The Interstate Commerce Act (1887) and the Sherman Antitrust Act (1890) began to consider the problems of unregulated laissez-faire capitalism and monopoly in restraint of trade. As president, Theodore Roosevelt (1901–1909) used congressional power to regulate commerce to attack corporate monopolistic restraint of trade. The Elkins Act (1903) gave Congress the power to regulate against predatory business practices; the Hepburn Act (1906) gave it authority to regulate railroad rates; the Meat Inspection Act and the Pure Food and Drug Act (1906) did the same for those industries. Roosevelt created the Department of Commerce and Labor (1903) to oversee interstate corporate practices and in 1906 empowered the Department of Agriculture to inspect and set standards in meat production, a move that led eventually to the Food and Drug Administration.
Roosevelt considered the president to be the guardian of the public welfare. His approach to conservation was a primary example of how he applied this belief. He agreed with the arguments of social scientists, professional organizations of engineers, and forestry bureau chief Gifford Pinchot that careful and efficient management and administration of natural resources was necessary to guarantee the country’s economic progress and preserve democratic opportunity. Roosevelt appointed a Public Lands Commission to manage public land in the West and appointed a National Conservation Commission to inventory the country’s resources so that sound business practices could be implemented. The commission’s three-volume report relied on scientific and social scientific methods to examine conservation issues.46
William Howard Taft (1909–1913) refused to support further work by the Conservation Commission. He rejected new conservation proposals as violating congressional authority and possessing no legal standing. Taft’s administrative appointments, including Interior Secretary Richard Ballinger, favored opening public lands to more private development. Taft’s Progressivism was the more conservative Republican approach that focused on breaking up trusts because they were bad for business.47 Taft sided with business when he signed the Payne-Aldrich Tariff Act (1909), which kept high tariffs on many essential goods that Progressives wanted reduced to aid consumers and small manufacturers.48
In 1912, the Republican Party split between Roosevelt and Taft. Political, economic, and social justice Progressives, including Robert La Follette, Charles McCarthy, Jane Addams, Frances Kellor, and George Perkins, a partner at J. P. Morgan and Company, helped establish the Progressive Party. They nominated Roosevelt, who envisioned a platform of “New Nationalism,” which promised to govern in the public interest and provide economic prosperity as a basic foundation of democratic citizenship.49 Addams was unhappy with Roosevelt’s economic emphasis, but she saw him as social Progressives’ best hope.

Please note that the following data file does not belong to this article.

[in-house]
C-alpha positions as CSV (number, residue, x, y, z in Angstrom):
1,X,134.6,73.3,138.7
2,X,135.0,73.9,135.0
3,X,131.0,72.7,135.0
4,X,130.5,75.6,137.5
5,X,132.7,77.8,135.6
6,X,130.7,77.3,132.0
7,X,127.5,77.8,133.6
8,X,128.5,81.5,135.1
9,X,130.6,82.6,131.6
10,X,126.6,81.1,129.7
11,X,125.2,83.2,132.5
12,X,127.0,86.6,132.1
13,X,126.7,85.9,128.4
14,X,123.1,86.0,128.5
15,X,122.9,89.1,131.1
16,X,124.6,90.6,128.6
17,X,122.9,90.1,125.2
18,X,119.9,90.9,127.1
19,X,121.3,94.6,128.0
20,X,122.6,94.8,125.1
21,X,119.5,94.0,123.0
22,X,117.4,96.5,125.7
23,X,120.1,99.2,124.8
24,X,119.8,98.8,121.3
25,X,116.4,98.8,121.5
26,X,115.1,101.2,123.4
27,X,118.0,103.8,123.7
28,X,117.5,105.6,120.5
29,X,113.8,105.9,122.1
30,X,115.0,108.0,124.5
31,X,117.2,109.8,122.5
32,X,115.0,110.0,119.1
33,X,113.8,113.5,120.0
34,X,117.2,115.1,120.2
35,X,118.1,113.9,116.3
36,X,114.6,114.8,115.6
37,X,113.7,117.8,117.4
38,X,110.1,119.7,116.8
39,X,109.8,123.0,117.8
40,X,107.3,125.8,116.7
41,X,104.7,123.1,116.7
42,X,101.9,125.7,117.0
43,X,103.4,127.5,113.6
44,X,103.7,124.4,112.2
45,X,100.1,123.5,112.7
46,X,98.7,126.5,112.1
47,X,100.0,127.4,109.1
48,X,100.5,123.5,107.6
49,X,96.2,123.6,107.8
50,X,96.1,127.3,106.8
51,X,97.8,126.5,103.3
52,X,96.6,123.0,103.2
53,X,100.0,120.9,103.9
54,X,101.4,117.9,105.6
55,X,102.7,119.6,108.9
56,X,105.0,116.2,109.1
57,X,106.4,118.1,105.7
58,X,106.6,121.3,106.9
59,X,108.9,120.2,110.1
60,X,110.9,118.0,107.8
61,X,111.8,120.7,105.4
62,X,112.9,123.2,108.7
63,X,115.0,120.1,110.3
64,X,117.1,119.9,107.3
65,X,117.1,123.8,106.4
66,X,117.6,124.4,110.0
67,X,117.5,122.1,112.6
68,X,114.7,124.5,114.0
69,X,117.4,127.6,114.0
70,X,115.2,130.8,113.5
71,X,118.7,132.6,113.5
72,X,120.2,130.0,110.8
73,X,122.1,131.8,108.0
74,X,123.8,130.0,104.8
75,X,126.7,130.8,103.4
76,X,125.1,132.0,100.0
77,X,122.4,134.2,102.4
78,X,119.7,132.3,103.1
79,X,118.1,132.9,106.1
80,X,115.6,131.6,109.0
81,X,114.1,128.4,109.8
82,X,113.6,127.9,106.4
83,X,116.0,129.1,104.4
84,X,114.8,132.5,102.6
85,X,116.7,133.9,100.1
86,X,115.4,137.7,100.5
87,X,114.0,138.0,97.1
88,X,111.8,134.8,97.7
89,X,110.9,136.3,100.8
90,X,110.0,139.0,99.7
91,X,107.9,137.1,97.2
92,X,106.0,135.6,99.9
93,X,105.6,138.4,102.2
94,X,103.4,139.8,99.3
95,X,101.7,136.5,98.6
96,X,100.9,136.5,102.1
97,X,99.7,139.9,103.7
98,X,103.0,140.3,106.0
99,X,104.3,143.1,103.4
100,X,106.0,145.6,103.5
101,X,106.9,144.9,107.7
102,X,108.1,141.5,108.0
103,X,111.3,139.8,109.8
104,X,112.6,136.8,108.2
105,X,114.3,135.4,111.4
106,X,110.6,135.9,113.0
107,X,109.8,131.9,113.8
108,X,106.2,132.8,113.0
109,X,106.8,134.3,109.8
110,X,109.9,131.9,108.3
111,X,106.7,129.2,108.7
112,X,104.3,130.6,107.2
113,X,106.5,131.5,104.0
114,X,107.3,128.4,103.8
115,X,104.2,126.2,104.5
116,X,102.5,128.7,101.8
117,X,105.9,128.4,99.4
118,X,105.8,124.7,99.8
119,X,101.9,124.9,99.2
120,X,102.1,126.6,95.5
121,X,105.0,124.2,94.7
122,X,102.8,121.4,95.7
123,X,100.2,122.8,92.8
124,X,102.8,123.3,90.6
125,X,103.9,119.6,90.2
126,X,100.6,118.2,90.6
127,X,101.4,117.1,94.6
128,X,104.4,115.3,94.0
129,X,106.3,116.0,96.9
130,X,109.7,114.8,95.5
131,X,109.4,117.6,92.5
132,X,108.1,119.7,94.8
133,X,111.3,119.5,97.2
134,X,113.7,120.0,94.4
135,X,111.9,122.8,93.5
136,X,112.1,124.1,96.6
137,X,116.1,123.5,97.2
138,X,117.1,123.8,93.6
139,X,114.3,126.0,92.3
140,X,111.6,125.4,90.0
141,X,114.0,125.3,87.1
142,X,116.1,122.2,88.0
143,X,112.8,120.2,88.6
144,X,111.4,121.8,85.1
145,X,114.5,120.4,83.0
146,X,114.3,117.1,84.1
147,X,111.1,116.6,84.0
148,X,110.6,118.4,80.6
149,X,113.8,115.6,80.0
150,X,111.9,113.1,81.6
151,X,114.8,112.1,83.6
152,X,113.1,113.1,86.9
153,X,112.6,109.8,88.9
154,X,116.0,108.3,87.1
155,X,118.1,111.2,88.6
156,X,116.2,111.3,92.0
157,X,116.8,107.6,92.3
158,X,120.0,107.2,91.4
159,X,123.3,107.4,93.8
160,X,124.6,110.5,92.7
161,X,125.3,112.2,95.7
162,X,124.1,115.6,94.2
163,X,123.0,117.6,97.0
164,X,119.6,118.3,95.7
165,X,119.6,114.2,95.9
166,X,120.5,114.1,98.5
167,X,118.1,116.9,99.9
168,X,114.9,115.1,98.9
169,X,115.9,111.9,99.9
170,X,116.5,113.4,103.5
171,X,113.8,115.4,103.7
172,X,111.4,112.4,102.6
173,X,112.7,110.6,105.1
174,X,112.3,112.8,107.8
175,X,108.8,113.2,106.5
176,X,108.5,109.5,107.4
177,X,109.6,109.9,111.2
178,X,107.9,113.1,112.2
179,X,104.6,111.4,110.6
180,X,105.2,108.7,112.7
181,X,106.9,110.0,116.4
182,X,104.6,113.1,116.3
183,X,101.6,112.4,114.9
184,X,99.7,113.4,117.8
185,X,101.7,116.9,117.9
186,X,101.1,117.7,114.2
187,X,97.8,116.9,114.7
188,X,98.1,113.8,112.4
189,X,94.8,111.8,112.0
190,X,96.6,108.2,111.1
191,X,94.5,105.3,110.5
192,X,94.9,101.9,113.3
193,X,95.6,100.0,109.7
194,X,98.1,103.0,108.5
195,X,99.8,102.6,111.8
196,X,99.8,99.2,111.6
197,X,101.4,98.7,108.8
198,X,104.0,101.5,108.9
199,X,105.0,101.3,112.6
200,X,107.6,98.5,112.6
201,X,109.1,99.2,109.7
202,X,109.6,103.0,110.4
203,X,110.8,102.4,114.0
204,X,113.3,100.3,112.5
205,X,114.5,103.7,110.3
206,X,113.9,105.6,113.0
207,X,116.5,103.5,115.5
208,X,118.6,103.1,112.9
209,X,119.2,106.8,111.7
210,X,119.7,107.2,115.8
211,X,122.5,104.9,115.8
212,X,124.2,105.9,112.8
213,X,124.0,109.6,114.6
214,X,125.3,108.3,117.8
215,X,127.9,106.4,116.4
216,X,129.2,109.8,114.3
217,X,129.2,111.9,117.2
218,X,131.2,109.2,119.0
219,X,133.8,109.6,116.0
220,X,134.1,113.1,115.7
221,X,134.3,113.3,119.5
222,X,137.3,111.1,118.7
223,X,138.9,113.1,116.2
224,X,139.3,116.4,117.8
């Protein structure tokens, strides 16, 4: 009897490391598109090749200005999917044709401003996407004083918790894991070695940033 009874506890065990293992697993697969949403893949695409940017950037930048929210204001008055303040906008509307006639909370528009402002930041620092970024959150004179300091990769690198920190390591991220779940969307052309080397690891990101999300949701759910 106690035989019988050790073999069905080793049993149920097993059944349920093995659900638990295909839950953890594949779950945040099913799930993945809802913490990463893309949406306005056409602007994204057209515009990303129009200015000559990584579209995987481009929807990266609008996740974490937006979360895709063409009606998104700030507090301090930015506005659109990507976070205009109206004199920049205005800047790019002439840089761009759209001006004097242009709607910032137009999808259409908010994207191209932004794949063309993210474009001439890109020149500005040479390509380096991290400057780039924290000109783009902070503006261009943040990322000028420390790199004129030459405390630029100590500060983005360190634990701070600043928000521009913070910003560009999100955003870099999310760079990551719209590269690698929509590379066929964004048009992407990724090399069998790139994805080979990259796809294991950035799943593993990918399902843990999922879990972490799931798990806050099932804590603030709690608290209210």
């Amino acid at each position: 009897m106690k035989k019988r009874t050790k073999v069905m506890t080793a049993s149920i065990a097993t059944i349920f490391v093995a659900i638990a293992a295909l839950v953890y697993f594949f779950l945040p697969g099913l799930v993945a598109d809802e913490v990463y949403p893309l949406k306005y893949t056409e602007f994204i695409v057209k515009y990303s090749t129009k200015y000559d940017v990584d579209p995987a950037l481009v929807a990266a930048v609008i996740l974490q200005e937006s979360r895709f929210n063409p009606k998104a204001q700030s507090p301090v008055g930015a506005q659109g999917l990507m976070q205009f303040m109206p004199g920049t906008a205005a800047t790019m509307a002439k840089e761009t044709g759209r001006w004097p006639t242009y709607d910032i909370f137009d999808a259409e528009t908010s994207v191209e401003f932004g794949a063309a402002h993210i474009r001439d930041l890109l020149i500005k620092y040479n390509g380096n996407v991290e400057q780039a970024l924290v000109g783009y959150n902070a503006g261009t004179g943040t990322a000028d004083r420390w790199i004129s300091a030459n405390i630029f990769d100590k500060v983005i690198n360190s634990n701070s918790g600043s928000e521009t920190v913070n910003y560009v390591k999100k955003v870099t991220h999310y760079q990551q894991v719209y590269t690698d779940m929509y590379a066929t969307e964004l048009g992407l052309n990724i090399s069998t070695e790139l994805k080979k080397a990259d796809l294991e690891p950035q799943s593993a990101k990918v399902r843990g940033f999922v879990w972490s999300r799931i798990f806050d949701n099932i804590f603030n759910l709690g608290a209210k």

Woodrow Wilson and Roosevelt received two-thirds of the vote, while Socialist Party candidate Eugene Debs secured 6 percent of the votes. The election results indicated that the general population supported a middle way between socialism and Taft’s big business Progressivism. Wilson’s (1913–1921) “New Freedom” platform promised to curb the power of big business and close the growing wealth gap. As senator, La Follette helped push through Wilson’s reform legislation. The Clayton Antitrust Act (1914), the Federal Trade Commission (1914), and the Federal Reserve Act (1913) each curbed the power of big business and regulated banking. The Sixteenth Amendment (1913) authorized the federal income tax. The Seventeenth Amendment (1913) provided for the direct election of state legislators, who had previously been appointed by state legislatures.
Trade Union Progressivism
Under Samuel Gompers, the American Federation of Labor (AFL) fought to secure collective bargaining rights for male trade unionists. The AFL rejected the AALL proposals for worker compensation and insurance and never supported national worker compensation laws, although local federations supported state-level legislation.50 Gompers preferred working with businessmen and politicians to secure the right to collective bargaining, the eight-hour day, and a voice for labor in production. The AFL never tried to form a Labor Party but advocated putting a labor agenda into mainstream party politics.51 The Clayton Antitrust Act, which acknowledged that unions had the right to peaceful and lawful actions, was a victory for trade union Progressivism. The act did not provide everything that Gompers had demanded. Only New Deal legislation would offer more extensive protections to unions.
Gompers and the AFL rejected the AALL’s ideas, fearing that a more activist government might extend to regulating the labor of women and children. The AFL wanted sufficient economic security for white male workers, to move women out of the labor force.52 Other labor Progressives sought the same end. Louis Brandeis and Father John Ryan promoted the living wage as a right of citizenship for male workers. Ryan acknowledged that unmarried women workers were entitled to a living wage, but he wanted labor reform to secure a family wage so that men would marry and families would produce children.53 Hostile to organizing women, Gompers forced NWTUL leader Margaret Dreier Robins off the executive board of the Chicago Federation of Labor.54